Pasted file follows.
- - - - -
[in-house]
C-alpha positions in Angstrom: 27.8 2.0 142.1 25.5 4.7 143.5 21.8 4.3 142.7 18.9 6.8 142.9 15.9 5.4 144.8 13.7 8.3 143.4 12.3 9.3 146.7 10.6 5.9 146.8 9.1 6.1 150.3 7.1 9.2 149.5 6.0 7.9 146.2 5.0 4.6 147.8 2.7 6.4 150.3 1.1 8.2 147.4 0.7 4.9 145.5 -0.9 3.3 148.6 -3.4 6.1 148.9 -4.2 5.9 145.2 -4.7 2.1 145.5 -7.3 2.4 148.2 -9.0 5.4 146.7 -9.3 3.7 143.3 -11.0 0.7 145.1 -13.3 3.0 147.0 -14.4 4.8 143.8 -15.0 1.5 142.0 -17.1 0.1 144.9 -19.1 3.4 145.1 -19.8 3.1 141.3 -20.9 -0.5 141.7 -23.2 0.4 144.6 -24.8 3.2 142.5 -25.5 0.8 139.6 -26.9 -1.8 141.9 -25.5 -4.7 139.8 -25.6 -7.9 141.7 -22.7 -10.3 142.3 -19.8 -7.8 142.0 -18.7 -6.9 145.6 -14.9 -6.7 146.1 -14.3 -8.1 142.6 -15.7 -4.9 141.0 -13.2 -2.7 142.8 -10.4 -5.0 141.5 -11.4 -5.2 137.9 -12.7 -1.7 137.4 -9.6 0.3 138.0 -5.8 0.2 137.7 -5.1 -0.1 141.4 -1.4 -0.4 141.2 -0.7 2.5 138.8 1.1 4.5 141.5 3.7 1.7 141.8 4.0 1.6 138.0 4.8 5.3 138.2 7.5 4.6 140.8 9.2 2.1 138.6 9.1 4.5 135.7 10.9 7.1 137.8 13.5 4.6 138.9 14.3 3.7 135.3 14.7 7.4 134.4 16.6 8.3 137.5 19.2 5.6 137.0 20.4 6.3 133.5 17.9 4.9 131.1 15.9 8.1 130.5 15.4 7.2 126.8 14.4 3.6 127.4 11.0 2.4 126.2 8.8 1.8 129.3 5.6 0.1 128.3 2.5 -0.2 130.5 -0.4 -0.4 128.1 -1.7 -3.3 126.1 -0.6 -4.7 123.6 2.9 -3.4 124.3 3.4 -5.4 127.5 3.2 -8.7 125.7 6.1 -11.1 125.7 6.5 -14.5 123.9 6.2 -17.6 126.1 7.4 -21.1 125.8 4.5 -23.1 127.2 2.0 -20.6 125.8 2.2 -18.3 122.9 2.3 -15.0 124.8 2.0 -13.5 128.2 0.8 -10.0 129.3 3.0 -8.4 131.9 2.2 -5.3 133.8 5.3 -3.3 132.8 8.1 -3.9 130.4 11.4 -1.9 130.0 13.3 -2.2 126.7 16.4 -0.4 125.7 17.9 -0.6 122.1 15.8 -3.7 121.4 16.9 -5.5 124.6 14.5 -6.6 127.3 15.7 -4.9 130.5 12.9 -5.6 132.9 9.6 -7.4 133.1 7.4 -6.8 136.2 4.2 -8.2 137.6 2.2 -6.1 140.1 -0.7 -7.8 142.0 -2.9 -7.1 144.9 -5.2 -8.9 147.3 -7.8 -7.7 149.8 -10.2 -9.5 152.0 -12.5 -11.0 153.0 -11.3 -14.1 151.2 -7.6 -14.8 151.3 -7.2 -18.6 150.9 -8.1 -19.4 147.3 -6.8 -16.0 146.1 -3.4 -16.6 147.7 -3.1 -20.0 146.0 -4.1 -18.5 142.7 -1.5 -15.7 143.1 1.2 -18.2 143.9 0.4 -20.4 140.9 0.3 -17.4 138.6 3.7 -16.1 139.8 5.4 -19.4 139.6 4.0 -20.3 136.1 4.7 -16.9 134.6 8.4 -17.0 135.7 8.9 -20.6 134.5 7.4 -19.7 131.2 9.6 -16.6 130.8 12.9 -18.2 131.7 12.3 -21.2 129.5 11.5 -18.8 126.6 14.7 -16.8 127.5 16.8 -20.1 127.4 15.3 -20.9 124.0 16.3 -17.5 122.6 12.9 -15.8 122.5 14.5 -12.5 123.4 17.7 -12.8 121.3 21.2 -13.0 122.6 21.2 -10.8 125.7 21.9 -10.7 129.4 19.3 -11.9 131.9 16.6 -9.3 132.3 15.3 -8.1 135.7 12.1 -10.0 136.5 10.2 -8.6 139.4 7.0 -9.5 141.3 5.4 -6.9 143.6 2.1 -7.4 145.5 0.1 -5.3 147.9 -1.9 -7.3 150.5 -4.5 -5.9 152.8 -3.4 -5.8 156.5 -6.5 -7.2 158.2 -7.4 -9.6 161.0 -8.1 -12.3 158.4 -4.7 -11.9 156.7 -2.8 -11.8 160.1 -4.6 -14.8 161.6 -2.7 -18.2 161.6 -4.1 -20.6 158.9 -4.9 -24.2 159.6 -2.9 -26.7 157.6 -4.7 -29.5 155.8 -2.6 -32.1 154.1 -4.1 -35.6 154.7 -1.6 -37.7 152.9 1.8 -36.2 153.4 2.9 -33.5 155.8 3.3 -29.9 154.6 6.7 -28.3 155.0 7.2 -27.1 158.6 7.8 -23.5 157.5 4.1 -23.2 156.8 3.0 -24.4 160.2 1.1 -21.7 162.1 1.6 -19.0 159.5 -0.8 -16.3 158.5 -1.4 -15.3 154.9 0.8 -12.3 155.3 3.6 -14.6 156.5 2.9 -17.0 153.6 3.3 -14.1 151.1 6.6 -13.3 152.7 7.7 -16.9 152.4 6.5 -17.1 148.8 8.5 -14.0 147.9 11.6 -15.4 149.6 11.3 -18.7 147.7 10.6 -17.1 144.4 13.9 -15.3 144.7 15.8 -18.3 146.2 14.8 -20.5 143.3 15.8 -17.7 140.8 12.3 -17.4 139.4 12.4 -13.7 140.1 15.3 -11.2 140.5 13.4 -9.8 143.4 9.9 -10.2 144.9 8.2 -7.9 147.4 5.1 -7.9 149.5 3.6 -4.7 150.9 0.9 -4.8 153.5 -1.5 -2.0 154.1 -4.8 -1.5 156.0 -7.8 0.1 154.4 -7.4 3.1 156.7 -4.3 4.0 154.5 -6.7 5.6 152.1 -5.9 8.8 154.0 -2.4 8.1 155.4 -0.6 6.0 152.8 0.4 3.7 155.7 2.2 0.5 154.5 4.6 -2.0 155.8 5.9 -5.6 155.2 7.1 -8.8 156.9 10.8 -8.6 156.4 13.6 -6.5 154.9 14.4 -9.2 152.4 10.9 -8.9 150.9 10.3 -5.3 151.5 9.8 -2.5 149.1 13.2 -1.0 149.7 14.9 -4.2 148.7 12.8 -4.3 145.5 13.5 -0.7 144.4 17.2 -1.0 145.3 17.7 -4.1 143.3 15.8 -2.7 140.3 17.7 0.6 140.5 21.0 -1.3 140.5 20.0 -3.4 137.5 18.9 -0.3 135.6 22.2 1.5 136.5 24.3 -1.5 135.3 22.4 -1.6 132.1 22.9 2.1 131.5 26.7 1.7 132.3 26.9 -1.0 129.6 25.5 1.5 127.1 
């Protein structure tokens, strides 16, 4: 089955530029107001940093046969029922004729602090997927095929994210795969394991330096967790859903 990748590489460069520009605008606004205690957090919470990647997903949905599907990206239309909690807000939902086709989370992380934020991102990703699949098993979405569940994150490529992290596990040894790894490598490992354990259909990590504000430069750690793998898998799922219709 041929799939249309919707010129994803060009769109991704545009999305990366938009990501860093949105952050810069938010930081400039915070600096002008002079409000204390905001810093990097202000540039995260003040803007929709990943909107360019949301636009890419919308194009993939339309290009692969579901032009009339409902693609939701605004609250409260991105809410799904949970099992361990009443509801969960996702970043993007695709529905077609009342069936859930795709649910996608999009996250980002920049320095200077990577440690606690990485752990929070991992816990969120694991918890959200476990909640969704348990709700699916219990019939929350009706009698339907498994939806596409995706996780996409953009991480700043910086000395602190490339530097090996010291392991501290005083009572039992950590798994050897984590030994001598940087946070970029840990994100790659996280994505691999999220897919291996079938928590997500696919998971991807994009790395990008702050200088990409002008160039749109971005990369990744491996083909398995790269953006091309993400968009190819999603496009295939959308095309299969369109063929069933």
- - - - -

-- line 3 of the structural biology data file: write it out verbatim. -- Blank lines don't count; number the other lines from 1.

């Protein structure tokens, strides 16, 4: 089955530029107001940093046969029922004729602090997927095929994210795969394991330096967790859903 990748590489460069520009605008606004205690957090919470990647997903949905599907990206239309909690807000939902086709989370992380934020991102990703699949098993979405569940994150490529992290596990040894790894490598490992354990259909990590504000430069750690793998898998799922219709 041929799939249309919707010129994803060009769109991704545009999305990366938009990501860093949105952050810069938010930081400039915070600096002008002079409000204390905001810093990097202000540039995260003040803007929709990943909107360019949301636009890419919308194009993939339309290009692969579901032009009339409902693609939701605004609250409260991105809410799904949970099992361990009443509801969960996702970043993007695709529905077609009342069936859930795709649910996608999009996250980002920049320095200077990577440690606690990485752990929070991992816990969120694991918890959200476990909640969704348990709700699916219990019939929350009706009698339907498994939806596409995706996780996409953009991480700043910086000395602190490339530097090996010291392991501290005083009572039992950590798994050897984590030994001598940087946070970029840990994100790659996280994505691999999220897919291996079938928590997500696919998971991807994009790395990008702050200088990409002008160039749109971005990369990744491996083909398995790269953006091309993400968009190819999603496009295939959308095309299969369109063929069933």